We “opted” for crazy; we could just as well opt for sane: keep what is genuinely useful, and discreetly trash everything else. Or if you will, refuse to buy this crap, and exit the rat race thereby, and live for considerably cheaper.

This would require only a re-orientation of our precious lives, towards tranquillity and holiness and immortality — a simple matter of religious conversion which, thanks to Jesus Christ, may be accomplished in a trice.

Gentle reader, I implore you to retrogress!

Dominus illuminatio mea

“The Lord is my light and my salvation: whom shall I fear? The Lord is the protector of my life: whom shall I fear?”

I have lifted this quote from the Introit to today’s Mass (Vetus Ordo), for the fourth Sunday after Pentecost. I have tampered slightly with the standard English translation, by removing the elegant variation in the reiteration of, “Whom shall I fear?” This was to bring out the insolence I detect in the original Psalm 26 (or 27, Masoretic), from the opening of which that Introit was taken. It is an insolence directed towards King David’s enemies, who are also God’s enemies. Though a host of them may encamp against him, he will stand his ground. He exalts the Holy, but too, in his manner of address here and elsewhere, he is “a pushy Jew.”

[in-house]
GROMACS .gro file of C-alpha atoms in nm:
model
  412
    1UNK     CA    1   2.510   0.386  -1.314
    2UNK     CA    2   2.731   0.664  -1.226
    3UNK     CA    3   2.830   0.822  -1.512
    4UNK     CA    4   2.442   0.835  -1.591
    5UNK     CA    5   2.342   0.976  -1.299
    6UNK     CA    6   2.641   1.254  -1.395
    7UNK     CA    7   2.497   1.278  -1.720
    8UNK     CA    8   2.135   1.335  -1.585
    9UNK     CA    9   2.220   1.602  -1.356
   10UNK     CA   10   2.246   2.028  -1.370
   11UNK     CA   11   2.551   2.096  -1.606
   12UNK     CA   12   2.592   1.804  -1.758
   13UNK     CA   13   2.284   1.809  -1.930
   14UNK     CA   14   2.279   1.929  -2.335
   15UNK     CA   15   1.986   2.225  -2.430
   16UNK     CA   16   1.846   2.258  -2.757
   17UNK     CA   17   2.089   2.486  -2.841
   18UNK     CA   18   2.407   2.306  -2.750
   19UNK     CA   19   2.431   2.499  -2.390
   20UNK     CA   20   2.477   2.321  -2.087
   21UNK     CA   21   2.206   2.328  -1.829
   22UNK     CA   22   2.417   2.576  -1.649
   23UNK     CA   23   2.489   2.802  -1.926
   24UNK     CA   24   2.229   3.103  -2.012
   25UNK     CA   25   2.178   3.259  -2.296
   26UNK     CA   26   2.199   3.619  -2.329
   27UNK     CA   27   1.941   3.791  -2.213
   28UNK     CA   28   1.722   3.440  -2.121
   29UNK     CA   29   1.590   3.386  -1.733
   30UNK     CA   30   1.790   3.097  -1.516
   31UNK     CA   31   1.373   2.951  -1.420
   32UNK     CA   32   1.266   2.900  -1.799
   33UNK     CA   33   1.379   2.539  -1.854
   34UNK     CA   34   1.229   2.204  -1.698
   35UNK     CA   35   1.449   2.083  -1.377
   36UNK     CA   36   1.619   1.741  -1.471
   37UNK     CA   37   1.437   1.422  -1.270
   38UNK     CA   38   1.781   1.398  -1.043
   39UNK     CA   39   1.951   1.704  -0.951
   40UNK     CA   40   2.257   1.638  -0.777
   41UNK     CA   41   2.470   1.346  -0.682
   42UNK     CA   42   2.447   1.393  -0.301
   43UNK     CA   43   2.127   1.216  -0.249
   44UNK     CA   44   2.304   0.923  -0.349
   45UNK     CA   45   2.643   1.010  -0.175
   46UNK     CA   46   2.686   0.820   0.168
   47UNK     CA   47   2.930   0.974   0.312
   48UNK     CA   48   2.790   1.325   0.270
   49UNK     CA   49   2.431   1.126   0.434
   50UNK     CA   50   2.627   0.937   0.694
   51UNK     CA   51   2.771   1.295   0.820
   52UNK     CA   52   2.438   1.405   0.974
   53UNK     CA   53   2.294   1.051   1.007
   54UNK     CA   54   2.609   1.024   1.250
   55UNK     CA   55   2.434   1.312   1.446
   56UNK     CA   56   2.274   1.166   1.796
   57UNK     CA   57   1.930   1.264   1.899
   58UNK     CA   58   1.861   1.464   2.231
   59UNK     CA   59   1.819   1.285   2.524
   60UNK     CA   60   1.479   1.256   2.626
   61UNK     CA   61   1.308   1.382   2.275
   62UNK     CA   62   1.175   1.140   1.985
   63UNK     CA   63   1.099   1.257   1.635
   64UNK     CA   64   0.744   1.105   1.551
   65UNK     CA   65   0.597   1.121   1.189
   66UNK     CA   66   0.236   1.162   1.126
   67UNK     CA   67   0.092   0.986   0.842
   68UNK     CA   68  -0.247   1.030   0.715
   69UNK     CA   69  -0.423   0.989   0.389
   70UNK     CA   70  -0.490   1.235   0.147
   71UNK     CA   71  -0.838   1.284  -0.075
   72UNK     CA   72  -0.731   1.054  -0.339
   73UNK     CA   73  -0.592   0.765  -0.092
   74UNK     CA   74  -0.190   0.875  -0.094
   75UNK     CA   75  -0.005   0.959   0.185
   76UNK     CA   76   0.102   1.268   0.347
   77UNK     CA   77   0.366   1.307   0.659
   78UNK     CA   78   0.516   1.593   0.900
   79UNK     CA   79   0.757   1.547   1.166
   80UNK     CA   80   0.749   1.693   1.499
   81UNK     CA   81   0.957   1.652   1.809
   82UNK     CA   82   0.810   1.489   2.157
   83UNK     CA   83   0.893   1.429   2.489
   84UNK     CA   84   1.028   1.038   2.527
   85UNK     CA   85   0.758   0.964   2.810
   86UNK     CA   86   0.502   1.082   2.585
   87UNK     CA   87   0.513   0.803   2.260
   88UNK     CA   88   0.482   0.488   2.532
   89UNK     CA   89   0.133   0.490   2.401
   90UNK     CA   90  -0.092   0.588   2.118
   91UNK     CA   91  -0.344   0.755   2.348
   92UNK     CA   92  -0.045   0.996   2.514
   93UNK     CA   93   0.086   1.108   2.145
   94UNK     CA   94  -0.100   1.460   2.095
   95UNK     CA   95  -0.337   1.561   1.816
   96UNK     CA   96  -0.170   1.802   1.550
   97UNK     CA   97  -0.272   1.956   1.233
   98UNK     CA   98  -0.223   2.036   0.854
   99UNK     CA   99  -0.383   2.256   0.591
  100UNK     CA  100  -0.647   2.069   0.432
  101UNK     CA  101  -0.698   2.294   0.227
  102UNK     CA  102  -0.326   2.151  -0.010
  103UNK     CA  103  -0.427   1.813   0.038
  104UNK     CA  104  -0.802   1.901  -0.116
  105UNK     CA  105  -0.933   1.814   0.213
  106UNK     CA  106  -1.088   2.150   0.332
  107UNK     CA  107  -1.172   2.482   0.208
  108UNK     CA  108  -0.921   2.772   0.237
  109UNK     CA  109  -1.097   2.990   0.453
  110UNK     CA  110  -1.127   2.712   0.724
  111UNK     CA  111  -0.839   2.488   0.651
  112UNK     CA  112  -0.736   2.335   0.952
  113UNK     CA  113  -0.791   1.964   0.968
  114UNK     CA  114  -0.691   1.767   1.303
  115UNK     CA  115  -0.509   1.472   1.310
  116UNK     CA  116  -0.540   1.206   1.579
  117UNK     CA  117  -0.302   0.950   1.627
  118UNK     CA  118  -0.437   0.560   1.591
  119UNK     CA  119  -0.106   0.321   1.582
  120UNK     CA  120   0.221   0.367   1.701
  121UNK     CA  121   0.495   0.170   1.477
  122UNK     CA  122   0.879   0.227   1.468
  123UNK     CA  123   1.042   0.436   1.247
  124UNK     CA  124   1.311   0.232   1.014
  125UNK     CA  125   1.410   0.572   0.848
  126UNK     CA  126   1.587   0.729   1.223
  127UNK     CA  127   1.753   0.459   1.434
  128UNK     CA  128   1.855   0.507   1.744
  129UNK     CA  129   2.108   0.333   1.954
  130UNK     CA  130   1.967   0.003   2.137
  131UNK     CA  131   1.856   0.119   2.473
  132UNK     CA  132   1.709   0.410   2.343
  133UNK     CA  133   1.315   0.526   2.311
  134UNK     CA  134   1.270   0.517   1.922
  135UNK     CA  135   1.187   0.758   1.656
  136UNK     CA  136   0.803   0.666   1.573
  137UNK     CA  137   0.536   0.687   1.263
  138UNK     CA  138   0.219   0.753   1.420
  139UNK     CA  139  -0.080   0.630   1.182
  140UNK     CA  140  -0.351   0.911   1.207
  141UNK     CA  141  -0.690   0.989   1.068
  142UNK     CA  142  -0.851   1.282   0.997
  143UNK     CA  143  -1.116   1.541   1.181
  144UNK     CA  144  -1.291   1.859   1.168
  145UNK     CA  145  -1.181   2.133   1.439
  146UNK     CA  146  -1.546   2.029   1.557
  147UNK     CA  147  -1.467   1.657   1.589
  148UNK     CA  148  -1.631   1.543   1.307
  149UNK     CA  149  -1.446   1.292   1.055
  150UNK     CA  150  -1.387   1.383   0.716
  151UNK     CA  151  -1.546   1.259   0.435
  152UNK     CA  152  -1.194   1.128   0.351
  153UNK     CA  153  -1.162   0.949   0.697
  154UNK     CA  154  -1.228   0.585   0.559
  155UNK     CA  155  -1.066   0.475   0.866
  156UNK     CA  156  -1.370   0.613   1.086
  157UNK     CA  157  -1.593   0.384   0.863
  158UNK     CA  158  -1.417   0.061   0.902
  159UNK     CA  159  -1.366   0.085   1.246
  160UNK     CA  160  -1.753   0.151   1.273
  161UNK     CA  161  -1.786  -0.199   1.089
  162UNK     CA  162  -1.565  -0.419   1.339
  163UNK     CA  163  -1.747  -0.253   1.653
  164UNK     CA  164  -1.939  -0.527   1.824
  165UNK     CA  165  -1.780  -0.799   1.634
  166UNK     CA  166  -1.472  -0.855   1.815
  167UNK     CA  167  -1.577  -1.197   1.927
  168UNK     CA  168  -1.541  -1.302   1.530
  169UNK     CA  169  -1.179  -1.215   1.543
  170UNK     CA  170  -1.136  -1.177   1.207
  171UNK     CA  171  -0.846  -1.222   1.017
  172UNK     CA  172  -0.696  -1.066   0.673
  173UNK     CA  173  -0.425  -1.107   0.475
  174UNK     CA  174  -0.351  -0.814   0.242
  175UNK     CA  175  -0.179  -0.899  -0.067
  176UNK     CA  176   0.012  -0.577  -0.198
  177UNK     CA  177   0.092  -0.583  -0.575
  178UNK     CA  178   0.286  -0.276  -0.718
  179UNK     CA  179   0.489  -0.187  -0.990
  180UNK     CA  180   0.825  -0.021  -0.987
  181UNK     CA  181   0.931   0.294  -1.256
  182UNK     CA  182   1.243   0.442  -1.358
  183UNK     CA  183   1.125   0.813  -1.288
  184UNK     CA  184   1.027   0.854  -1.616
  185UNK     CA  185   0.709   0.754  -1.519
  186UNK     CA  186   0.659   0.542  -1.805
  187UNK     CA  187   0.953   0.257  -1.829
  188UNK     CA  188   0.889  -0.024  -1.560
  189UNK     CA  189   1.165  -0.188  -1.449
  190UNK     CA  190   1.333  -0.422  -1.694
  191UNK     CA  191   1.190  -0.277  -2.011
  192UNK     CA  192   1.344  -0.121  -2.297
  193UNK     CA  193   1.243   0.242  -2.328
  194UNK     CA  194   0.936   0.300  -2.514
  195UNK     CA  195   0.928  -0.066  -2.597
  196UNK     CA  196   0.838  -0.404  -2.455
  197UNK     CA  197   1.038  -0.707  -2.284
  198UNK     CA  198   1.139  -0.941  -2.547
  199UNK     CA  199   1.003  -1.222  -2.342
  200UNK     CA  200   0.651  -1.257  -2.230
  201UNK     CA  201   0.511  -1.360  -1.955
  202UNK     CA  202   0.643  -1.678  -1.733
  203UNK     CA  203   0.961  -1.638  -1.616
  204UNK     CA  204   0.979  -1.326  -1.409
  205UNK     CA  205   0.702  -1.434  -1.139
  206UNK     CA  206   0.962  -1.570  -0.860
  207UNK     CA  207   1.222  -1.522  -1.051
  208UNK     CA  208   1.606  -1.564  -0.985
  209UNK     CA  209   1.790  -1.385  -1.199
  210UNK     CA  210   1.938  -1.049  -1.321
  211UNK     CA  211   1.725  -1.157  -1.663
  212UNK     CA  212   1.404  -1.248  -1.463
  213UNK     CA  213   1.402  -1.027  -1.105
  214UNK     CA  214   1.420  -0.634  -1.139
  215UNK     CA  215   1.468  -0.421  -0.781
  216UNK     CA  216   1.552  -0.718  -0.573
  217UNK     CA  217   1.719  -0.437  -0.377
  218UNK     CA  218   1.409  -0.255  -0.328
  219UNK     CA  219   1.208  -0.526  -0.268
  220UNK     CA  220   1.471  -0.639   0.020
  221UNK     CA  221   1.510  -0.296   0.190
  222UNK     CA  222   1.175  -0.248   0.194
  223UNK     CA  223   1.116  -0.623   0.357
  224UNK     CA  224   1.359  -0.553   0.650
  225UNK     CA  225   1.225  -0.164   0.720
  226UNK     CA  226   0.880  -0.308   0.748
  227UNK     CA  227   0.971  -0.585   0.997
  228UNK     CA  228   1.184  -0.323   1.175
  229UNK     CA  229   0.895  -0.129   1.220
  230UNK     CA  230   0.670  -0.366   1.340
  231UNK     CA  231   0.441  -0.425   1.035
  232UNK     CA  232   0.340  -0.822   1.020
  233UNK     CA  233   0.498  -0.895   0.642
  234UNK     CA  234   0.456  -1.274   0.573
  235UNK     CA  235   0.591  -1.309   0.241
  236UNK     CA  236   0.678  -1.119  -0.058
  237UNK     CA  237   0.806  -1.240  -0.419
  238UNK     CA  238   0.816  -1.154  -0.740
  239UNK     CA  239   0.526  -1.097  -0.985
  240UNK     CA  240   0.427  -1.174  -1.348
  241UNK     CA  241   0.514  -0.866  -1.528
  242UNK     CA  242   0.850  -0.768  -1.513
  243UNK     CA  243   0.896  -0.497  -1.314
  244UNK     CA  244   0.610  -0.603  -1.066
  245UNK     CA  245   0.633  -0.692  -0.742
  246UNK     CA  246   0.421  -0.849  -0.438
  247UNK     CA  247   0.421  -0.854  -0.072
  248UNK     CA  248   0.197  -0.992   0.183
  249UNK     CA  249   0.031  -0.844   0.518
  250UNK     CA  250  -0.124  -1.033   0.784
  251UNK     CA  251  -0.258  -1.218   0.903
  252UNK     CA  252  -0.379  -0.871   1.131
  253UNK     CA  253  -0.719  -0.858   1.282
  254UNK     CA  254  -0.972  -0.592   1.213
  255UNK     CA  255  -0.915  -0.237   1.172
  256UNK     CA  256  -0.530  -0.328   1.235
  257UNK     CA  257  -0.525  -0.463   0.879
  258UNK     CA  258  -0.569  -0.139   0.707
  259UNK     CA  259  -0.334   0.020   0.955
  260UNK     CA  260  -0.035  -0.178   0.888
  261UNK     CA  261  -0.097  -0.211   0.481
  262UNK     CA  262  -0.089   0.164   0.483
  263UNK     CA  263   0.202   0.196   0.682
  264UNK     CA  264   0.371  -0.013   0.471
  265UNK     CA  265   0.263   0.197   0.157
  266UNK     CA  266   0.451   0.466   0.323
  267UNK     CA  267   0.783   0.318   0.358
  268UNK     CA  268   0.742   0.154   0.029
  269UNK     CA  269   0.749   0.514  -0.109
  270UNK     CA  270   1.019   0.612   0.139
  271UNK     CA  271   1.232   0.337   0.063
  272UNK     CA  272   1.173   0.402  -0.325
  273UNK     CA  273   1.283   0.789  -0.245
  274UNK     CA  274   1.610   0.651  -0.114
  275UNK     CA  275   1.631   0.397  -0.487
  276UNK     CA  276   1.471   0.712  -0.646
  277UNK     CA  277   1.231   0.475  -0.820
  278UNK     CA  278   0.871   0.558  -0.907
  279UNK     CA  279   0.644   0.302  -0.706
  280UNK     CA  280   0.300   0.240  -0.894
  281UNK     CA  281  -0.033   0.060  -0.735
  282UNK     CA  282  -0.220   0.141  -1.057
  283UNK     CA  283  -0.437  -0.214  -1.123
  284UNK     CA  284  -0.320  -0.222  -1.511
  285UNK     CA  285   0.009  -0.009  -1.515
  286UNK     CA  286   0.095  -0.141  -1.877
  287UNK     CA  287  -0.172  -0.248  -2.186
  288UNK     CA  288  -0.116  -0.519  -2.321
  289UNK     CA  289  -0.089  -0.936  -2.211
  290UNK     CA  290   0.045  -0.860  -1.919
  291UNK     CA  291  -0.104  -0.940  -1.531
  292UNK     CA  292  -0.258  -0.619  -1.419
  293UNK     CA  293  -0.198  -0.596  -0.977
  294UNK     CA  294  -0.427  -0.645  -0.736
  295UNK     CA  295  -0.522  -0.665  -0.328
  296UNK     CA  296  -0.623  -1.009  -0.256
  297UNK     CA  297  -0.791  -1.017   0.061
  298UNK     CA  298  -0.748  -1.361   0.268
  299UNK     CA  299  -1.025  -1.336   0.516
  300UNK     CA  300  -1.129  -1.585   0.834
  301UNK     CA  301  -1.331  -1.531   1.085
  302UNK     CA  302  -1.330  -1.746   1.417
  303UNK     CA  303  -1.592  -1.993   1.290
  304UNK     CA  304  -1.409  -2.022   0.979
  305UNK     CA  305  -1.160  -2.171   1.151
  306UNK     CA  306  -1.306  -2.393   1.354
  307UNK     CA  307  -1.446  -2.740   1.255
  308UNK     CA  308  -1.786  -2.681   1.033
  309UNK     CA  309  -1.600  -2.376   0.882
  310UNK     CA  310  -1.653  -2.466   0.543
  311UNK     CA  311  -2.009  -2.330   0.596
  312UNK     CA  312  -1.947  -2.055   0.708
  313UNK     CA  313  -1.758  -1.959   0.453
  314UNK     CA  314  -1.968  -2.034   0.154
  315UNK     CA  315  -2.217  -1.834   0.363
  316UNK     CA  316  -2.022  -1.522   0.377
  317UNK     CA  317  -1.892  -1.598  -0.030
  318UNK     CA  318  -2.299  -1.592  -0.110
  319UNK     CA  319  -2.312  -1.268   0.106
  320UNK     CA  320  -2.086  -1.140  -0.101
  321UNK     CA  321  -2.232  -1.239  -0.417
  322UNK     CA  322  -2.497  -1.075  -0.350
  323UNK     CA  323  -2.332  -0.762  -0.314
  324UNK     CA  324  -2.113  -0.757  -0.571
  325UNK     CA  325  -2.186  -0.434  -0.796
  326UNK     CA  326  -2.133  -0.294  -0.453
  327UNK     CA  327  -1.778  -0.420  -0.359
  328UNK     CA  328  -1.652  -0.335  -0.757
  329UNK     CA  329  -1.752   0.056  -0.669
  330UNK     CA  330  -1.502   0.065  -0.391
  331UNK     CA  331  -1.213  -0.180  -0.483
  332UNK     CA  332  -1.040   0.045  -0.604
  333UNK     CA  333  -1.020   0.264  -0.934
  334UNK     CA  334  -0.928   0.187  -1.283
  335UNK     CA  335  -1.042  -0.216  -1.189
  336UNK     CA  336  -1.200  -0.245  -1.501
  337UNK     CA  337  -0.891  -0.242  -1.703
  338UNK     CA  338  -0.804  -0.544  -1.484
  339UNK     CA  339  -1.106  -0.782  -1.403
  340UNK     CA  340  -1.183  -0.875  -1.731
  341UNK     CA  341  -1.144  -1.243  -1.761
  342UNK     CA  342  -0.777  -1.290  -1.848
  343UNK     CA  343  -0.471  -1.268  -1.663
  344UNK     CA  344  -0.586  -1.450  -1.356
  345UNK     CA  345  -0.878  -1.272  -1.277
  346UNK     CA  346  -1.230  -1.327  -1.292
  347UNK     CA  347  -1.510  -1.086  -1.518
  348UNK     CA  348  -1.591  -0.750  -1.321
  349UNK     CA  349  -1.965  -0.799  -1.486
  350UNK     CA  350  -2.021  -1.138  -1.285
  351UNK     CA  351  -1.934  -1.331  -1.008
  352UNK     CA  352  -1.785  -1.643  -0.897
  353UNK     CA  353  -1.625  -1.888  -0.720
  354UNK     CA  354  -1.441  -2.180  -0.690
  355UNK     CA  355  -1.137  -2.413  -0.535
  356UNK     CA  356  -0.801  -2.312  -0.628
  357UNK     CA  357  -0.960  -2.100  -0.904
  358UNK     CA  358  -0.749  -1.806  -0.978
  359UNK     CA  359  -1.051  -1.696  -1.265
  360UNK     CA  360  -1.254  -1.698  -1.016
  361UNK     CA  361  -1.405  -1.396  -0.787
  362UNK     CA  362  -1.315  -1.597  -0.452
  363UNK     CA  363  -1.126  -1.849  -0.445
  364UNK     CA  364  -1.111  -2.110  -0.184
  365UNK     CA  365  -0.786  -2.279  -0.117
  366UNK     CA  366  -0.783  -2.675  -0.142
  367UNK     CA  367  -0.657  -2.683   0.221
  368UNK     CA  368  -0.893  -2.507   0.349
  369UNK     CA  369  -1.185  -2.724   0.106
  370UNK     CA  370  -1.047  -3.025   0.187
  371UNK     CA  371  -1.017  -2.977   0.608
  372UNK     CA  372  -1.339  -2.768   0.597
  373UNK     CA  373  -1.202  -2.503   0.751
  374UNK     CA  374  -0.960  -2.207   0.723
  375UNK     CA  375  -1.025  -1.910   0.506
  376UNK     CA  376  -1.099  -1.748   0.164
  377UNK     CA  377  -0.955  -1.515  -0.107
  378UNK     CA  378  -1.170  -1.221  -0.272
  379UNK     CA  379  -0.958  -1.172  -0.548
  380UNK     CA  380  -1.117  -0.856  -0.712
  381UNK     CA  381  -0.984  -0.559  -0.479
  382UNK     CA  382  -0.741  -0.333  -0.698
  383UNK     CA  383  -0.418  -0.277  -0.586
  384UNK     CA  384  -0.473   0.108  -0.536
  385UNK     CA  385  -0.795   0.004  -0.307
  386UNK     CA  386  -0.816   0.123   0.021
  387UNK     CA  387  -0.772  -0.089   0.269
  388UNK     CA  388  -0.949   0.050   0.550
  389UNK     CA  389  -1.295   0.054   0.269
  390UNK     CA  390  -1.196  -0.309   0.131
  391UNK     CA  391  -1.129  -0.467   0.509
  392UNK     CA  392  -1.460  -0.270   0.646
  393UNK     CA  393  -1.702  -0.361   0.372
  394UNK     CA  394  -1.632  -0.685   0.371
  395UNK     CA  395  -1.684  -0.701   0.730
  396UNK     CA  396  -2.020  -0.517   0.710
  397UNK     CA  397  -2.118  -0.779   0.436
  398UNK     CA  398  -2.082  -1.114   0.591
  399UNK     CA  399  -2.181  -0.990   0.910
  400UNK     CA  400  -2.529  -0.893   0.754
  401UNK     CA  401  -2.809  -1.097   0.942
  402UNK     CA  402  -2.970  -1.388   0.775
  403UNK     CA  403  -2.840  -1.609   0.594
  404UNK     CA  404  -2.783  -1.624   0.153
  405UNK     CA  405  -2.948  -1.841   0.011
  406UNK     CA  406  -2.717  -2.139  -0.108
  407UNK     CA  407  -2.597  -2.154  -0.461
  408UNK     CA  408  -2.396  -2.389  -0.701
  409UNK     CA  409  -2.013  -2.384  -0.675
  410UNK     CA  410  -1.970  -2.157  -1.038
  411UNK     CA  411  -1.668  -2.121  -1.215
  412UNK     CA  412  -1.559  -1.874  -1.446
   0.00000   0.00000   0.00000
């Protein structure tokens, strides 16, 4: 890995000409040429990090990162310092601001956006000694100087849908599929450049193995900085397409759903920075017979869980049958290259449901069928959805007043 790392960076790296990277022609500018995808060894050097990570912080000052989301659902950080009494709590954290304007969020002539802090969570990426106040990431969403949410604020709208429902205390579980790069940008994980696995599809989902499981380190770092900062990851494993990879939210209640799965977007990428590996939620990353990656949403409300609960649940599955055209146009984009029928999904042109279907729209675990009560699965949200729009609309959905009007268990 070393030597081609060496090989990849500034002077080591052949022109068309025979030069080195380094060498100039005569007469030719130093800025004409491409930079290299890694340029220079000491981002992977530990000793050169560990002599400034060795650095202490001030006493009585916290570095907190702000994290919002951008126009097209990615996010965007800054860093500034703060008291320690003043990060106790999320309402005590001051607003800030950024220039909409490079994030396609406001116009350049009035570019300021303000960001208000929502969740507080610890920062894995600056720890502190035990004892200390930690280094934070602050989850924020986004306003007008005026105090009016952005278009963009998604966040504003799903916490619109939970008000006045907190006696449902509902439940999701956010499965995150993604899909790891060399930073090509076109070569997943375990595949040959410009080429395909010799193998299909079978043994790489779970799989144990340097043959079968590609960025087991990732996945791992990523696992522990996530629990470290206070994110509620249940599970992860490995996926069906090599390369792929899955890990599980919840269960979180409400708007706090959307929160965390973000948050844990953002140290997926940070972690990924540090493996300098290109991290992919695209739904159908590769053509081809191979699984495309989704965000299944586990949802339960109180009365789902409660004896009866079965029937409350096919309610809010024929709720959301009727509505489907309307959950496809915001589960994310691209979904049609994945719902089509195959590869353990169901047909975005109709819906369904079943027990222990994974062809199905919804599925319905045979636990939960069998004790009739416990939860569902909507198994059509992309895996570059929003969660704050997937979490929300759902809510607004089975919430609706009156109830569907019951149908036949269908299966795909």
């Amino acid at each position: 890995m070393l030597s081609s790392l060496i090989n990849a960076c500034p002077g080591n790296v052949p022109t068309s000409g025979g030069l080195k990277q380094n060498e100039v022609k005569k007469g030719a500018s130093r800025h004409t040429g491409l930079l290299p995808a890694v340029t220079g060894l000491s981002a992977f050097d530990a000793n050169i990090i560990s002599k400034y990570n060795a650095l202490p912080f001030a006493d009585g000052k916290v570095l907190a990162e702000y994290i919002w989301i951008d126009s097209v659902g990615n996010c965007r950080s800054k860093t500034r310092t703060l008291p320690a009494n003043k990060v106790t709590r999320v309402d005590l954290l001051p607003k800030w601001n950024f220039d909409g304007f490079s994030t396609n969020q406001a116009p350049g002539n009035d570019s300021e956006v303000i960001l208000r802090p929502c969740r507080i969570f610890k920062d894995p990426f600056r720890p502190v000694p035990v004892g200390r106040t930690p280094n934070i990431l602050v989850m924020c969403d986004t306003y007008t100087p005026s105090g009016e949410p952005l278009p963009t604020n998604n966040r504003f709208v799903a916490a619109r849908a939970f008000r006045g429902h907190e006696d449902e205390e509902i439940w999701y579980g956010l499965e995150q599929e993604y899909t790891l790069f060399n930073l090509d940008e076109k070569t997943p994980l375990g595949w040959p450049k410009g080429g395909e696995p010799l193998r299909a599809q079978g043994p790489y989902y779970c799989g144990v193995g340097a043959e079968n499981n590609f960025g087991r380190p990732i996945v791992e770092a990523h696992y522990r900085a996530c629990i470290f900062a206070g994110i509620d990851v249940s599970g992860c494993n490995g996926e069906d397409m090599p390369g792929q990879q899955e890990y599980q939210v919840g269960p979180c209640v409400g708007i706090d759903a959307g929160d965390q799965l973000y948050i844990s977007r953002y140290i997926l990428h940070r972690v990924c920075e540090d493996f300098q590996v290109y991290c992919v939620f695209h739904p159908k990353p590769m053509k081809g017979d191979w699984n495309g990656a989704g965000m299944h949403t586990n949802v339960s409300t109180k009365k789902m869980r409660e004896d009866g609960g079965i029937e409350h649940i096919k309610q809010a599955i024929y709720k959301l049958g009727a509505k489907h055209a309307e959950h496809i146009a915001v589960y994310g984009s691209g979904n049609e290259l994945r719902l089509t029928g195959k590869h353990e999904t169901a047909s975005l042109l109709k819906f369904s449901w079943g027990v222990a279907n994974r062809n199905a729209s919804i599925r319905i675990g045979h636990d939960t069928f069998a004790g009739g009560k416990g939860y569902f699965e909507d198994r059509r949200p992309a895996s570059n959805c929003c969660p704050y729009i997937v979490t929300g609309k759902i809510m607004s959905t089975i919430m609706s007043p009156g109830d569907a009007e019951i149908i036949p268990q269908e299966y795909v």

Or to put this in a more contemporary light, the Psalmist is obsequiously humble in the presence of Our Lord; but he is not even slightly humble in the face of the Dictatorship of Relativism.

The first words of the Psalm and Introit are famously the motto of Oxford University, from the days when it was a Christian institution. The Lord teaches, to this Christian view; the Lord illuminates; but what He teaches is not “facts and arguments,” the way they are taught in a “normal” school. He teaches, for instance, courage in the defence of Christian causes that may not be popular. (Oxford once had a long tradition of that.) He teaches sanctity in the face of temptation, including the temptation to cut and run, or remain very silent when the world, and sometimes even spokesmen for the Church, are teaching dreadful lies.